Bengal Classical Music Festival 2017's third day opened with an extraordinary performance. Dancers Sudeshna Swayamprabha and Sweety Das (Manipuri), Amit Chowdhury and Zuairiyah Mouli (Bharatanatyam), and Mehraj Haque Tushar and Snata Shahrin (Kathak) showed on this prestigious stage, the standard and sadhana with which our local artistes are trained.
Titled “Nritya Chirantan”, the performance was organised and conceptualised by noted Manipuri dancer Sharmila Bannerjee, and directed and choreographed by Shibly Mohammad, Bimbavati Devi, and Kirti Ramgopal.
The performances flowed in one after the other. It began with Sweety and Sudeshna performing a Mangalacharan in Manipuri composition. Together on stage, the duo contrasted and complemented each other with their individual strengths. Sudeshna, one of the finest young Manipuri dancers of the country, Sudeshna was the epitome of grace throughout her pieces. Sweety's sweetness then emanated from both her mudras and expressions as she took over the stage next. Sudeshna came back and proved everyone right with a mesmerizing Tandava piece.
Amit Chowdhury and Zuariyah Mouli both, individually, displayed the gold standard for Bharatanatyam dancers in the country. Zuariyah, sweet and soulful, represented Bharatanatyam with utmost precision, but it was Amit, who showed the audience what a compact, composed dancer with strong foundation can do. While fluid and continuous in movements, Amit's biggest strength as a dancer is his eloquence and ability to distinguish one full mudra from the next. With women representing majority of the dance scene in the country, the applause that Amit's performances gained stood testament to what men can achieve as dancers.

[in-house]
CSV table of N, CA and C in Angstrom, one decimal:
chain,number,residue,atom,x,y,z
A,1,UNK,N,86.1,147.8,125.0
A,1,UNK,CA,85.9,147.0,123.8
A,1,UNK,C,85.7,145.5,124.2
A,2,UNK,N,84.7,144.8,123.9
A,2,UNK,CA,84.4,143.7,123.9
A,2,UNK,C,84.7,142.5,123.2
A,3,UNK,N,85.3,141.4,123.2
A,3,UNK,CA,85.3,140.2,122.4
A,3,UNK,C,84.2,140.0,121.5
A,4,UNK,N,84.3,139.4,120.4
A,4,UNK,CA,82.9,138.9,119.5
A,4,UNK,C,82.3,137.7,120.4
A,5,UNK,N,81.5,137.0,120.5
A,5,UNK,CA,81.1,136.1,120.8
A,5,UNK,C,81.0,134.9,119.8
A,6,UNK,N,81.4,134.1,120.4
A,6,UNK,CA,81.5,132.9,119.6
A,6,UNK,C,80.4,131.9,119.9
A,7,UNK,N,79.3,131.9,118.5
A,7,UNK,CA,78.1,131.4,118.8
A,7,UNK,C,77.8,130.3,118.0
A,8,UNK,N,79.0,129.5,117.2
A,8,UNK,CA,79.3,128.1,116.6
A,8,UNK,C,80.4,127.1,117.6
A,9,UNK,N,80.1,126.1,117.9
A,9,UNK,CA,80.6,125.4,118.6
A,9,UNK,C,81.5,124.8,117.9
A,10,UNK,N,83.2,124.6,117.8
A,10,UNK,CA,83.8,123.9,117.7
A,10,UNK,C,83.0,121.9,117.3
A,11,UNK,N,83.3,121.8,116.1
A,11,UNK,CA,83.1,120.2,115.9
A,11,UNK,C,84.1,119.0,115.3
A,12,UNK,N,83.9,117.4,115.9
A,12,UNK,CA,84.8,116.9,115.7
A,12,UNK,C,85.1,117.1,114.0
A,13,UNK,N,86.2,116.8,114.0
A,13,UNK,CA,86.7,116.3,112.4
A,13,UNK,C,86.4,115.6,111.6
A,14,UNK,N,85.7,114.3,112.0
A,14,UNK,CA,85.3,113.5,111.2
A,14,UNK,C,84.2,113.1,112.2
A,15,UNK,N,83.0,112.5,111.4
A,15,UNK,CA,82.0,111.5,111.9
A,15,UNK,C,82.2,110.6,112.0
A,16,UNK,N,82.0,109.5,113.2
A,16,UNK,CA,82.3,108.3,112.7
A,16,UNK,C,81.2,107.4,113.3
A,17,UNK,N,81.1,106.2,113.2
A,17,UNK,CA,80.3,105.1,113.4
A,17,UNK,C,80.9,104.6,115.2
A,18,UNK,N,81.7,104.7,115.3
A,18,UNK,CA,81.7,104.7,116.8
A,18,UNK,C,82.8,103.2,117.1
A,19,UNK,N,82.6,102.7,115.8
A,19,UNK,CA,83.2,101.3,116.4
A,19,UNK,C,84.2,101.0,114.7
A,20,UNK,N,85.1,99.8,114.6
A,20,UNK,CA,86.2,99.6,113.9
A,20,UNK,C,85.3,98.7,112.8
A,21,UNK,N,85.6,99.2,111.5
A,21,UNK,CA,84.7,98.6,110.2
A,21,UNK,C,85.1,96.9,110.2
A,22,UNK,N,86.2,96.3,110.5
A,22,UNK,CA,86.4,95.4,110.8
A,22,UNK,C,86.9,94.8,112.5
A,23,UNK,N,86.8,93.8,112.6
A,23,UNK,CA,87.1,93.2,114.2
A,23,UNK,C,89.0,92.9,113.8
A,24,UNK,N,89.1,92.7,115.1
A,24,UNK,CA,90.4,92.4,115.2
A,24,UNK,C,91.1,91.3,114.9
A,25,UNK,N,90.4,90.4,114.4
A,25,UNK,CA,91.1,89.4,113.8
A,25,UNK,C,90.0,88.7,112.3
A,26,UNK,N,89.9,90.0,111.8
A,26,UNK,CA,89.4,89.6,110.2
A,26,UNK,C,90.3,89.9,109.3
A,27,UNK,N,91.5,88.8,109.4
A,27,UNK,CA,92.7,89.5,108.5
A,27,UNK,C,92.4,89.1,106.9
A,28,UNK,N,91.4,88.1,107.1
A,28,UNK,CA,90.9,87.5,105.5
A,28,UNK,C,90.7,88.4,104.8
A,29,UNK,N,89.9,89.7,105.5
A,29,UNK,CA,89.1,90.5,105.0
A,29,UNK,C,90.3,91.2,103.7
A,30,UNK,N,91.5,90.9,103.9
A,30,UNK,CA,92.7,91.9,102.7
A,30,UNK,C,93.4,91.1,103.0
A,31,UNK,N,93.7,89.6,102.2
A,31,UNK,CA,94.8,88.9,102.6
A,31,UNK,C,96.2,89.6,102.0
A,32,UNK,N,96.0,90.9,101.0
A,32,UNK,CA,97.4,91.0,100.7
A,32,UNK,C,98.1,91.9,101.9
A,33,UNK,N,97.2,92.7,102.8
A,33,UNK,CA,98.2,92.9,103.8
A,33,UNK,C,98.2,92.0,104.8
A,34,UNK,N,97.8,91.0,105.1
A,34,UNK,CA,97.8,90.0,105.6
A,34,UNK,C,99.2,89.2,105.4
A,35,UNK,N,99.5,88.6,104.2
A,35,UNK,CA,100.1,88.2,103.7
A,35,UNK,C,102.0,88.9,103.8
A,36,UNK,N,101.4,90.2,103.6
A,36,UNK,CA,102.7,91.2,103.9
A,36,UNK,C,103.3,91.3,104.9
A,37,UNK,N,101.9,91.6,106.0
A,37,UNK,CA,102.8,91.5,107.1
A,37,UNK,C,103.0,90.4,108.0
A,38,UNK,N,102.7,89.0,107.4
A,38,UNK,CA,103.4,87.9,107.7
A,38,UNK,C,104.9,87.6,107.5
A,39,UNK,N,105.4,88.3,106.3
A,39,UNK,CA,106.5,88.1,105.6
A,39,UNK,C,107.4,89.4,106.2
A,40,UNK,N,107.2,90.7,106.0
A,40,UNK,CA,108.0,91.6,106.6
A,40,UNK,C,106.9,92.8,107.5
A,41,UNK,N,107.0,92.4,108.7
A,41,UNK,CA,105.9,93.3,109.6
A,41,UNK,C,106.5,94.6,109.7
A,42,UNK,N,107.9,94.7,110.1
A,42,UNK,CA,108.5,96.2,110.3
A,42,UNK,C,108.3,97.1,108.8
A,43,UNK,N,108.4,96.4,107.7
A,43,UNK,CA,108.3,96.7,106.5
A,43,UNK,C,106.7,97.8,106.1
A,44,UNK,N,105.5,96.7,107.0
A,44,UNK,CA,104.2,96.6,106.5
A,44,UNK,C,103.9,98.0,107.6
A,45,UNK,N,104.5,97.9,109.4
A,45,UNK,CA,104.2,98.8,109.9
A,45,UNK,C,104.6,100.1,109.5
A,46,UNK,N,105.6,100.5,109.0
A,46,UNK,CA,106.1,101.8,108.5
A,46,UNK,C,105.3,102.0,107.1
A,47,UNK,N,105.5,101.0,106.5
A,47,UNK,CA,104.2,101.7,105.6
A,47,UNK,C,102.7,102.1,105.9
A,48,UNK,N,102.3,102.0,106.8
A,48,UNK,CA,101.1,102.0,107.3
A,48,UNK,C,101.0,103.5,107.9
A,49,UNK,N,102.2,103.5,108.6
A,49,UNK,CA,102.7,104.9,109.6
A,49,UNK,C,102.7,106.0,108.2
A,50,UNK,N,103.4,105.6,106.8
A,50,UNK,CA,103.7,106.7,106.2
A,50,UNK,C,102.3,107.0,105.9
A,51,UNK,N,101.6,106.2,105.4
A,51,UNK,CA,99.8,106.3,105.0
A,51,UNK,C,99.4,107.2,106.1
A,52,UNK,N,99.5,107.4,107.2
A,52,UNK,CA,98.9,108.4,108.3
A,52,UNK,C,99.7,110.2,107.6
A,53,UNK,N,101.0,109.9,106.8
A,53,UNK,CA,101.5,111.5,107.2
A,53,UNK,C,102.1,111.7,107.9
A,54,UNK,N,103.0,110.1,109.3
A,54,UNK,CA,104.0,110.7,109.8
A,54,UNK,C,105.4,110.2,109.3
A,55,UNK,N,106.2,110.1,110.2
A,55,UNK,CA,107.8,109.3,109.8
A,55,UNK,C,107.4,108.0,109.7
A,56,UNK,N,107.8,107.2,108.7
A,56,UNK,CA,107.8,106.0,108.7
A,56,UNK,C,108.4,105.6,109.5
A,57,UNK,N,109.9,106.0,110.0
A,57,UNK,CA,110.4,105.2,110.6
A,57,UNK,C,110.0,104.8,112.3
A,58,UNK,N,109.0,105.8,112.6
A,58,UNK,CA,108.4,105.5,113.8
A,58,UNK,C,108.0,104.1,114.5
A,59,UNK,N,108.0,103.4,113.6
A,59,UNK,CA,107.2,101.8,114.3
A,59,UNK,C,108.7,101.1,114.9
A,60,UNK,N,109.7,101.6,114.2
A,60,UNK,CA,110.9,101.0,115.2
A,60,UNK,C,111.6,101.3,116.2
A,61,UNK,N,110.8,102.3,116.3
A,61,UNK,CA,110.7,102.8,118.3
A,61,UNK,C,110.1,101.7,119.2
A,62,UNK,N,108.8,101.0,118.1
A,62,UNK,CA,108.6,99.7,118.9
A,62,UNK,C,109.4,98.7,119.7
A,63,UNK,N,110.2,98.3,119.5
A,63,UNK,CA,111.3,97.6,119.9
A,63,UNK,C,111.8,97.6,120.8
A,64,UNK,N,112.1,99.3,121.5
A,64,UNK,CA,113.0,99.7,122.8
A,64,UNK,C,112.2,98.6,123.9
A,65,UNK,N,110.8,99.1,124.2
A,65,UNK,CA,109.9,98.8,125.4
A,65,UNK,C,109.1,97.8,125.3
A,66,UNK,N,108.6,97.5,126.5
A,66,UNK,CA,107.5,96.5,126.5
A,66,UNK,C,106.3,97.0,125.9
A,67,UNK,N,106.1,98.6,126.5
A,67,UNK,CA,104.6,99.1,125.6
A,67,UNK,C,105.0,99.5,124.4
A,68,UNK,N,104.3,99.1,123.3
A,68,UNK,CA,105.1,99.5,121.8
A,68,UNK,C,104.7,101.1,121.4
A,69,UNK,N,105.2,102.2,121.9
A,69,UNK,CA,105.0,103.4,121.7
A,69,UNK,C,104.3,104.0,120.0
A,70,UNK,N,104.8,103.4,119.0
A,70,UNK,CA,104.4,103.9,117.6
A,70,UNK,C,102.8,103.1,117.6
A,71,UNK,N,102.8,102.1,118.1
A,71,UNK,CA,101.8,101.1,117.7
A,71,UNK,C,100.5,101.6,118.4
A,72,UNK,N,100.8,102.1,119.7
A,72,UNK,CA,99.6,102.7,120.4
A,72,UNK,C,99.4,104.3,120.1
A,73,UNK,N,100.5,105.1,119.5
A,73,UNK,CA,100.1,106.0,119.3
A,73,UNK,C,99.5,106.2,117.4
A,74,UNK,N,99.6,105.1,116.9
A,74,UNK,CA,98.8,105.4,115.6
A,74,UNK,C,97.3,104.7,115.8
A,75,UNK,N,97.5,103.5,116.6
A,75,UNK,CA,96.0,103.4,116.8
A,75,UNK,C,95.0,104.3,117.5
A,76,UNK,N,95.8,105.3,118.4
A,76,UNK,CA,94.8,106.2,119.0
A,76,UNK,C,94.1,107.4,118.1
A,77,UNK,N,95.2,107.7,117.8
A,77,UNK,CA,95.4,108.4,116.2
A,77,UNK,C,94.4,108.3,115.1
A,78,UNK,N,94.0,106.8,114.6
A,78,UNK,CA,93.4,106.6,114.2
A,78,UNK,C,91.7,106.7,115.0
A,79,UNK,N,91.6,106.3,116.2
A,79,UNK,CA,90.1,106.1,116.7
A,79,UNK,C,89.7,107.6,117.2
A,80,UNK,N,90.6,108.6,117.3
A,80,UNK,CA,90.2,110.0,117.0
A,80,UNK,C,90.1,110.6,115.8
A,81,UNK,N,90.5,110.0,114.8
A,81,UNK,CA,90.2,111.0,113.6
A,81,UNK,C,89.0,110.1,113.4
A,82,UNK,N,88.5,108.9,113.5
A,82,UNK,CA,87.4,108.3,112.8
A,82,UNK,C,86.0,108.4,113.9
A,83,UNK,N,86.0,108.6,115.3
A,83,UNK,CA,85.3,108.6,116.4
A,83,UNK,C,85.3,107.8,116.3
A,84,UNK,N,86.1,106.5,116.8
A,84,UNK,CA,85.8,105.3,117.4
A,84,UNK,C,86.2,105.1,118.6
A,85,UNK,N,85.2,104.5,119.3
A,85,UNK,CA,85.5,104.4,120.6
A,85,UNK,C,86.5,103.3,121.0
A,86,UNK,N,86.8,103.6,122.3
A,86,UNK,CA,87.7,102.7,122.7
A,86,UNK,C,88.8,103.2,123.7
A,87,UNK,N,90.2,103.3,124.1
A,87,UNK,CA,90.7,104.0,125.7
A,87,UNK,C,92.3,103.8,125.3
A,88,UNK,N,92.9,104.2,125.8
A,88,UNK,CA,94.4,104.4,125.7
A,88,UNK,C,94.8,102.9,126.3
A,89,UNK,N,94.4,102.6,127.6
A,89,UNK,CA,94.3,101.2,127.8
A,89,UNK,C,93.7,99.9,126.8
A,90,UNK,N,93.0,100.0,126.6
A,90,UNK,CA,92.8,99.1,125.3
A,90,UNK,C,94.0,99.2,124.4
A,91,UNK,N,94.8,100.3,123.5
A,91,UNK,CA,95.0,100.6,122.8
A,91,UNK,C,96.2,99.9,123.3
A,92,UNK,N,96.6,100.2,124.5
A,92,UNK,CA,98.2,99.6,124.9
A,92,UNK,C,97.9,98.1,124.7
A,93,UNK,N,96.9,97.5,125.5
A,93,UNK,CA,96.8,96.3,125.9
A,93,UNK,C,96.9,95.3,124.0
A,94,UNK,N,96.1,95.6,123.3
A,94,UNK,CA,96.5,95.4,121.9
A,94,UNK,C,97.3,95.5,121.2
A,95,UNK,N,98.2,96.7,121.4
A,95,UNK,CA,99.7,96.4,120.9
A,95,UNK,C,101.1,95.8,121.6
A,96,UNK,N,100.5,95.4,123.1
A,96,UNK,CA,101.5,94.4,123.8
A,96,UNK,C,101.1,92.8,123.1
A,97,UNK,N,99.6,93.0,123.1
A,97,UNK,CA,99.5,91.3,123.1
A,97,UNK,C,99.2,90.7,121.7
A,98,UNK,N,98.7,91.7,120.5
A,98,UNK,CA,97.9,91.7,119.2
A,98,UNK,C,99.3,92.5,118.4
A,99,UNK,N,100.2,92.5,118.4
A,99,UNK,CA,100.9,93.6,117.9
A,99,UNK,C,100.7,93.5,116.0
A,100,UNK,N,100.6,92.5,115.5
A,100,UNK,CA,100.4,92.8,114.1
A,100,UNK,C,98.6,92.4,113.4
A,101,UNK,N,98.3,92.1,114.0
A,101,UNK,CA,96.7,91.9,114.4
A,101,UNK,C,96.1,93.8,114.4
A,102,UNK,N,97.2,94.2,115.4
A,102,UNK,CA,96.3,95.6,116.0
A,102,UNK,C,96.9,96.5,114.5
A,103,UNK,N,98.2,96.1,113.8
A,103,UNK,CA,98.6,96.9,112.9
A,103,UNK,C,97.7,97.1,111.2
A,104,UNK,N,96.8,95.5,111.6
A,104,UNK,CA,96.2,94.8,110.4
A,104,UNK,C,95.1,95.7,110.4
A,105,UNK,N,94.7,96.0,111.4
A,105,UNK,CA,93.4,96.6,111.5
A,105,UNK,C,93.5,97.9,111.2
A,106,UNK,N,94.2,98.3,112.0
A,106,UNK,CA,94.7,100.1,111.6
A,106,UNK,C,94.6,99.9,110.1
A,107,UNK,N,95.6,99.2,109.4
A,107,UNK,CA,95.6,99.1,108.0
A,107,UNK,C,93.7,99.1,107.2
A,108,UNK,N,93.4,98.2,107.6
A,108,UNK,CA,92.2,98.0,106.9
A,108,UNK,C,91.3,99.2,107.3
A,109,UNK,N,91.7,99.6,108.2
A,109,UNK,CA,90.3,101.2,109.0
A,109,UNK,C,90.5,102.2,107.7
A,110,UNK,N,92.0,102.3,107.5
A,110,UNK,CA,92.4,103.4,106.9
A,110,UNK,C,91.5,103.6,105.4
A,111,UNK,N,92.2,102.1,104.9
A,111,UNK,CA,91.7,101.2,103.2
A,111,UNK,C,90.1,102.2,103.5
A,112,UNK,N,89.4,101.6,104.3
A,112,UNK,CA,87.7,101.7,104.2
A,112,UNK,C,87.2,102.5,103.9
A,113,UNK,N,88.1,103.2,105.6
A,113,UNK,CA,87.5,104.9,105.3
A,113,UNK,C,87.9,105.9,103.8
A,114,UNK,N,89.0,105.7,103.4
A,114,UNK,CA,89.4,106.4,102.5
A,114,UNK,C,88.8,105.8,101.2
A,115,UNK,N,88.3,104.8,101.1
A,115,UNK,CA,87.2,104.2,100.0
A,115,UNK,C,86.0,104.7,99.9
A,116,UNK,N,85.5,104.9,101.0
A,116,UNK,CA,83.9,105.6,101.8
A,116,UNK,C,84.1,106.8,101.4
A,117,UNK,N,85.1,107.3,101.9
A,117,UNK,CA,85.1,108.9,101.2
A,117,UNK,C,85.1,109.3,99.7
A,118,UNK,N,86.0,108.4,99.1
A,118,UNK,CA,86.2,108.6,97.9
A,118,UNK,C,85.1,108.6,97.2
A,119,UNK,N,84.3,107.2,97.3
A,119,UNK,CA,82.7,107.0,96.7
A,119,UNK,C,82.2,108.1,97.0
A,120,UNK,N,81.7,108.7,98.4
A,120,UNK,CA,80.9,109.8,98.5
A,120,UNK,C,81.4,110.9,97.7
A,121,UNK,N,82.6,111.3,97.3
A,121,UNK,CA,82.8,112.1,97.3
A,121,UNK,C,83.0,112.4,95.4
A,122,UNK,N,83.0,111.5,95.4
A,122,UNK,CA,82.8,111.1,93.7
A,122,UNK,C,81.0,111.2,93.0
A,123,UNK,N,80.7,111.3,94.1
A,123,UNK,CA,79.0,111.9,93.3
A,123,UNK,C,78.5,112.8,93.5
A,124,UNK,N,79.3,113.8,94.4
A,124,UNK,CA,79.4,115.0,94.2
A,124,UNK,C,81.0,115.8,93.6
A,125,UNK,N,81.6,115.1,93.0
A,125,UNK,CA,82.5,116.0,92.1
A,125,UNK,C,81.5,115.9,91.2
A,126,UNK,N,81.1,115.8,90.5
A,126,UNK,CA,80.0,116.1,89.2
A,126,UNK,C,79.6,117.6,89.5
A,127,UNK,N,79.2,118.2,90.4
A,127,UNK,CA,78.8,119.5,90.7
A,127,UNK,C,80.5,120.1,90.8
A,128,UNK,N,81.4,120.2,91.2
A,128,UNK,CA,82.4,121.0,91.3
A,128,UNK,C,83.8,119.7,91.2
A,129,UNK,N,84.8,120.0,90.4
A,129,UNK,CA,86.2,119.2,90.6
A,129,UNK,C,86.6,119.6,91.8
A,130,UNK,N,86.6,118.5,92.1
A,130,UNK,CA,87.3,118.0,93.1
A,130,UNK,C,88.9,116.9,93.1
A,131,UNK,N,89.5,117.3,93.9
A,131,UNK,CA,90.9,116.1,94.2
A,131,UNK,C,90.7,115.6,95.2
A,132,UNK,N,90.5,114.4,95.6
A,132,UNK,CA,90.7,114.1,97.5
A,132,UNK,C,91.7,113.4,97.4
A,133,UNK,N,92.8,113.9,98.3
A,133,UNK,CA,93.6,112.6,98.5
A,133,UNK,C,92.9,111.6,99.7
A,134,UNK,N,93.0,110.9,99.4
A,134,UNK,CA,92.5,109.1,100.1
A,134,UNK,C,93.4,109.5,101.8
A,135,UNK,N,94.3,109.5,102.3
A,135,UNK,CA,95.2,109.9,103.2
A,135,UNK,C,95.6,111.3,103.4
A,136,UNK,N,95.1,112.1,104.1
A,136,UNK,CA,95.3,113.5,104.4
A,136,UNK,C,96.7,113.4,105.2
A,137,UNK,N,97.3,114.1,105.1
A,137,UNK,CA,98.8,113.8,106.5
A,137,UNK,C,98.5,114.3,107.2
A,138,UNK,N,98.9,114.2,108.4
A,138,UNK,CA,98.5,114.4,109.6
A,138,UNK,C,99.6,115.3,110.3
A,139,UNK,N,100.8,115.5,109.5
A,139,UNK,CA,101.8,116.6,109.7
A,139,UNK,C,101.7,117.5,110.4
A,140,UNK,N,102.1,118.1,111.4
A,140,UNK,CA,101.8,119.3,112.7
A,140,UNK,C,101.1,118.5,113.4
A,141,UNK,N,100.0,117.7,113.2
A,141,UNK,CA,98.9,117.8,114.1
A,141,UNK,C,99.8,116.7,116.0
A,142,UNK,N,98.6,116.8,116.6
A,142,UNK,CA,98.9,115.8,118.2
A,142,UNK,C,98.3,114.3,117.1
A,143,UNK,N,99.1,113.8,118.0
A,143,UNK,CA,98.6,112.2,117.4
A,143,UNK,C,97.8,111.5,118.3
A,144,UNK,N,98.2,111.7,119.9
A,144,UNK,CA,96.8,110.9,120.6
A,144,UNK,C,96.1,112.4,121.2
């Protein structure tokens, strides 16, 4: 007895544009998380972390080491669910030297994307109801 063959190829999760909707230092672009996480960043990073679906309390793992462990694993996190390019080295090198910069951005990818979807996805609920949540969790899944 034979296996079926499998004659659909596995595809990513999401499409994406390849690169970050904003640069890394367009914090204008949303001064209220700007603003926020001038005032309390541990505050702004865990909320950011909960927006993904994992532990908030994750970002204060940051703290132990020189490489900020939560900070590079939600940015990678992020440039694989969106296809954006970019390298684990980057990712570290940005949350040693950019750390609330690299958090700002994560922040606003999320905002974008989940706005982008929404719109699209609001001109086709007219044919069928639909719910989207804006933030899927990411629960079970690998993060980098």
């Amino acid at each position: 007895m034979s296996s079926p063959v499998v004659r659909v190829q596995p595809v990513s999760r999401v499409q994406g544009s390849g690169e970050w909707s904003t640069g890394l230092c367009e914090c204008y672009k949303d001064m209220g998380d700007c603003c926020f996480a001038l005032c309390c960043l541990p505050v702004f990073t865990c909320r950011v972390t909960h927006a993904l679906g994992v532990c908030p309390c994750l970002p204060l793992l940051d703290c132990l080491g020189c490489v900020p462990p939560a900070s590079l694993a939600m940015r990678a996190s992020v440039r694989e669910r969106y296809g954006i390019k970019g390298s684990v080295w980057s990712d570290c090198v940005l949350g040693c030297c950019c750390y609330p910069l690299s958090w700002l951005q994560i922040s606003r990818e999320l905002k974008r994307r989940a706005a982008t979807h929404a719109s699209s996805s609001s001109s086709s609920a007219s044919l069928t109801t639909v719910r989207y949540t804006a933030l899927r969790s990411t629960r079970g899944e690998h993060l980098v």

Tushar then graced the stage for a short Kathak piece, right before Snata Shehreen presented basic and technical Kathak to the audience. This was before the duo got together for a duet. Their synchronization was worth following throughout the presentation, as each tehai ended with both their feet hitting the stage at the stage time.
Two by two, he dancers returned on stage, coming together for a chorus dance on the song “Nrityero Taale Taale” by Rabindranath Tagore. With Sweety and Sudeshna in the centre adorned in red, Amit and Mouli, and Snata and Tushar, wore the green of our land, and together, the six showed us Bangladesh - in colours, in dance, and in passion.